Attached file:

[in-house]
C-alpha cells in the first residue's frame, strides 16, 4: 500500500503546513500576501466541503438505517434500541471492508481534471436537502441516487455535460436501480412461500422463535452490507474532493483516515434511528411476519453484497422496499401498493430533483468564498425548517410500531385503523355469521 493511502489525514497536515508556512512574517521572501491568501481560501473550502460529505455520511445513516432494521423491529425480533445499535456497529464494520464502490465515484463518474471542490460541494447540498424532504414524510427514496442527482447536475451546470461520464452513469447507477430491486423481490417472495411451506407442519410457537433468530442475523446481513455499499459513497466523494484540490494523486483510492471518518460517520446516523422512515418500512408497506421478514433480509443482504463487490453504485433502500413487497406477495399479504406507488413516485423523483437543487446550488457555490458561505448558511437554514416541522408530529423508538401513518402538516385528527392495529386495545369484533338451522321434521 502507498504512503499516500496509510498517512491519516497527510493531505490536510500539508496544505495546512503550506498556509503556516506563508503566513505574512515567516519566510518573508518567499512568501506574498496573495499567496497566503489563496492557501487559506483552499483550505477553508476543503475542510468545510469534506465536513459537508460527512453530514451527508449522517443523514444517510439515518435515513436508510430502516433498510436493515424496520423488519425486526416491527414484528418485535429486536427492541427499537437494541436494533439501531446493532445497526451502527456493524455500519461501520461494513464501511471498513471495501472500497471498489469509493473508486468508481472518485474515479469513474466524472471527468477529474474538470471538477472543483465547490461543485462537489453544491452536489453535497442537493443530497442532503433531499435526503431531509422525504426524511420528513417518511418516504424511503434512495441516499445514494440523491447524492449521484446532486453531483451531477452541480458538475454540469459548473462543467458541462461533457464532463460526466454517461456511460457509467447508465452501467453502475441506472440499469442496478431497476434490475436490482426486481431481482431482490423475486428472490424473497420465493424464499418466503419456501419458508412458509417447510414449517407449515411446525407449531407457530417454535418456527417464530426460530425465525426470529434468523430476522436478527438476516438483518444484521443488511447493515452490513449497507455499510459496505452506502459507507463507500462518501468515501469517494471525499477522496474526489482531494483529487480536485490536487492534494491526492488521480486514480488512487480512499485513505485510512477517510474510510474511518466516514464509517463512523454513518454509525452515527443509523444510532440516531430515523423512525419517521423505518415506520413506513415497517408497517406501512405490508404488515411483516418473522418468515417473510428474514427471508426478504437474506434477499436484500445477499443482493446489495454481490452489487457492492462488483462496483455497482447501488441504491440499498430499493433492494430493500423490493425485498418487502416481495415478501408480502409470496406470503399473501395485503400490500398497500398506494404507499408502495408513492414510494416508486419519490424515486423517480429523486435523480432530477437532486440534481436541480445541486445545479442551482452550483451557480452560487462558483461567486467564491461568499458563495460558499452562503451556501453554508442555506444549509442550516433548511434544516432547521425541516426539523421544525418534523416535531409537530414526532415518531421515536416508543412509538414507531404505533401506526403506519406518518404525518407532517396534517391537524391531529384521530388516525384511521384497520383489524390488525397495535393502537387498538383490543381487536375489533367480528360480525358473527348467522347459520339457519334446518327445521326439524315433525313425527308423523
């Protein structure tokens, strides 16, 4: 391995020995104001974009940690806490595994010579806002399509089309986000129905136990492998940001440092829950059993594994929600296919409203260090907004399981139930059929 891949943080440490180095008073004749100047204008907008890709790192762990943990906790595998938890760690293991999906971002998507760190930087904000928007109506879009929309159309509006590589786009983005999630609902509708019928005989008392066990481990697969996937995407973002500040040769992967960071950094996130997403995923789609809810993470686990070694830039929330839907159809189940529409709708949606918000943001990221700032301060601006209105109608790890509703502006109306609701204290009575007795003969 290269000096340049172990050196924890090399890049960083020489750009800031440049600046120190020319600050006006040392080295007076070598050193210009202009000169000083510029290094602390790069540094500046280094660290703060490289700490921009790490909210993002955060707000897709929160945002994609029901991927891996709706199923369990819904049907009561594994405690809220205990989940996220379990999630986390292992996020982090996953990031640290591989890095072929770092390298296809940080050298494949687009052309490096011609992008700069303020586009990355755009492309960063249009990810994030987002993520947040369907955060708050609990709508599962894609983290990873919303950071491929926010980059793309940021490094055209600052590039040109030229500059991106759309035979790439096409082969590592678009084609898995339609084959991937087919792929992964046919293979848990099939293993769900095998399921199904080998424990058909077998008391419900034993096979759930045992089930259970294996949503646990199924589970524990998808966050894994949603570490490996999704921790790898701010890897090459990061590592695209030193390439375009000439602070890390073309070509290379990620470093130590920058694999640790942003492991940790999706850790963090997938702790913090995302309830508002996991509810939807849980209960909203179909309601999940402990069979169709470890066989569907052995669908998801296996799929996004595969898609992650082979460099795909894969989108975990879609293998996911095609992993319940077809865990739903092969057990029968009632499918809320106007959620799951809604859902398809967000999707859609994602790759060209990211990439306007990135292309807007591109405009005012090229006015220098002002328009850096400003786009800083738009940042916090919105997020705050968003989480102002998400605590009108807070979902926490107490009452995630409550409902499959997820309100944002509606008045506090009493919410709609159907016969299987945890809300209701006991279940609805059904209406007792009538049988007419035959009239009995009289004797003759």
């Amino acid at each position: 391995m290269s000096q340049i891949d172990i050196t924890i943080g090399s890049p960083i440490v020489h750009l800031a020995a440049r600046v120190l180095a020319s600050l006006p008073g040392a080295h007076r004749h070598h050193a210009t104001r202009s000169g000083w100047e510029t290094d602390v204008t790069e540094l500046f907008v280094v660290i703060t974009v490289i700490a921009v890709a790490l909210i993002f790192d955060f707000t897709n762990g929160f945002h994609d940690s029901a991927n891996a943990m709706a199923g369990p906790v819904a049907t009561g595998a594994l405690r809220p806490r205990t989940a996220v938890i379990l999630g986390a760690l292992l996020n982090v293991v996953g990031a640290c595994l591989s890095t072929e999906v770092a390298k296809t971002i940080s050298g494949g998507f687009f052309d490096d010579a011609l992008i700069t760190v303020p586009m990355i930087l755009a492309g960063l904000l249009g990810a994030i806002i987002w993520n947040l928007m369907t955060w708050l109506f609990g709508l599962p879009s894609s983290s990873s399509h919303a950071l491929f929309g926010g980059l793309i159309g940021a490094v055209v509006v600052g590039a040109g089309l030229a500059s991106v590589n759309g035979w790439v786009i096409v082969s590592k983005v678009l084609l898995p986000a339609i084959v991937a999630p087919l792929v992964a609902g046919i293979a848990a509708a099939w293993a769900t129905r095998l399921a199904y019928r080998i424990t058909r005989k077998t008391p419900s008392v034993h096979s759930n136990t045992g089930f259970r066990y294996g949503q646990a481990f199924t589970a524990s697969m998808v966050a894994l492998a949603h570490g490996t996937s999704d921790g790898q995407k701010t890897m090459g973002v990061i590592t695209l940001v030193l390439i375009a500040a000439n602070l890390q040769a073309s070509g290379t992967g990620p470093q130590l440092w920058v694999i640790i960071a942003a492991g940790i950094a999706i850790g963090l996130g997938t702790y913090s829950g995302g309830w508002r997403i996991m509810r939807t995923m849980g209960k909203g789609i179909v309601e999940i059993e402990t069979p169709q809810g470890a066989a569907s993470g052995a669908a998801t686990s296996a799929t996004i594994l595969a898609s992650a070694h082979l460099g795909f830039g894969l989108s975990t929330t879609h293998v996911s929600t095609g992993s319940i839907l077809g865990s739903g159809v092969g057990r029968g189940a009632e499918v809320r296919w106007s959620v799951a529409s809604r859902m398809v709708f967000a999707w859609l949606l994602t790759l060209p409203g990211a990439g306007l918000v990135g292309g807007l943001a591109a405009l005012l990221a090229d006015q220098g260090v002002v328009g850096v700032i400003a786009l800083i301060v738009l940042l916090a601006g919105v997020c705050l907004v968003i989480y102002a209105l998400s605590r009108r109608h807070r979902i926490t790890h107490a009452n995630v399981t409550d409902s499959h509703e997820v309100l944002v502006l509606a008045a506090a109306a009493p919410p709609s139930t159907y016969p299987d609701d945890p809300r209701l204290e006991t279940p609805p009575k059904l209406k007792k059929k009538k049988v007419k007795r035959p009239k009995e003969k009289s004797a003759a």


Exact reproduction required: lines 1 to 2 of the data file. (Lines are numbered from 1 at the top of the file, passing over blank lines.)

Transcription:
[in-house]
C-alpha cells in the first residue's frame, strides 16, 4: 500500500503546513500576501466541503438505517434500541471492508481534471436537502441516487455535460436501480412461500422463535452490507474532493483516515434511528411476519453484497422496499401498493430533483468564498425548517410500531385503523355469521 493511502489525514497536515508556512512574517521572501491568501481560501473550502460529505455520511445513516432494521423491529425480533445499535456497529464494520464502490465515484463518474471542490460541494447540498424532504414524510427514496442527482447536475451546470461520464452513469447507477430491486423481490417472495411451506407442519410457537433468530442475523446481513455499499459513497466523494484540490494523486483510492471518518460517520446516523422512515418500512408497506421478514433480509443482504463487490453504485433502500413487497406477495399479504406507488413516485423523483437543487446550488457555490458561505448558511437554514416541522408530529423508538401513518402538516385528527392495529386495545369484533338451522321434521 502507498504512503499516500496509510498517512491519516497527510493531505490536510500539508496544505495546512503550506498556509503556516506563508503566513505574512515567516519566510518573508518567499512568501506574498496573495499567496497566503489563496492557501487559506483552499483550505477553508476543503475542510468545510469534506465536513459537508460527512453530514451527508449522517443523514444517510439515518435515513436508510430502516433498510436493515424496520423488519425486526416491527414484528418485535429486536427492541427499537437494541436494533439501531446493532445497526451502527456493524455500519461501520461494513464501511471498513471495501472500497471498489469509493473508486468508481472518485474515479469513474466524472471527468477529474474538470471538477472543483465547490461543485462537489453544491452536489453535497442537493443530497442532503433531499435526503431531509422525504426524511420528513417518511418516504424511503434512495441516499445514494440523491447524492449521484446532486453531483451531477452541480458538475454540469459548473462543467458541462461533457464532463460526466454517461456511460457509467447508465452501467453502475441506472440499469442496478431497476434490475436490482426486481431481482431482490423475486428472490424473497420465493424464499418466503419456501419458508412458509417447510414449517407449515411446525407449531407457530417454535418456527417464530426460530425465525426470529434468523430476522436478527438476516438483518444484521443488511447493515452490513449497507455499510459496505452506502459507507463507500462518501468515501469517494471525499477522496474526489482531494483529487480536485490536487492534494491526492488521480486514480488512487480512499485513505485510512477517510474510510474511518466516514464509517463512523454513518454509525452515527443509523444510532440516531430515523423512525419517521423505518415506520413506513415497517408497517406501512405490508404488515411483516418473522418468515417473510428474514427471508426478504437474506434477499436484500445477499443482493446489495454481490452489487457492492462488483462496483455497482447501488441504491440499498430499493433492494430493500423490493425485498418487502416481495415478501408480502409470496406470503399473501395485503400490500398497500398506494404507499408502495408513492414510494416508486419519490424515486423517480429523486435523480432530477437532486440534481436541480445541486445545479442551482452550483451557480452560487462558483461567486467564491461568499458563495460558499452562503451556501453554508442555506444549509442550516433548511434544516432547521425541516426539523421544525418534523416535531409537530414526532415518531421515536416508543412509538414507531404505533401506526403506519406518518404525518407532517396534517391537524391531529384521530388516525384511521384497520383489524390488525397495535393502537387498538383490543381487536375489533367480528360480525358473527348467522347459520339457519334446518327445521326439524315433525313425527308423523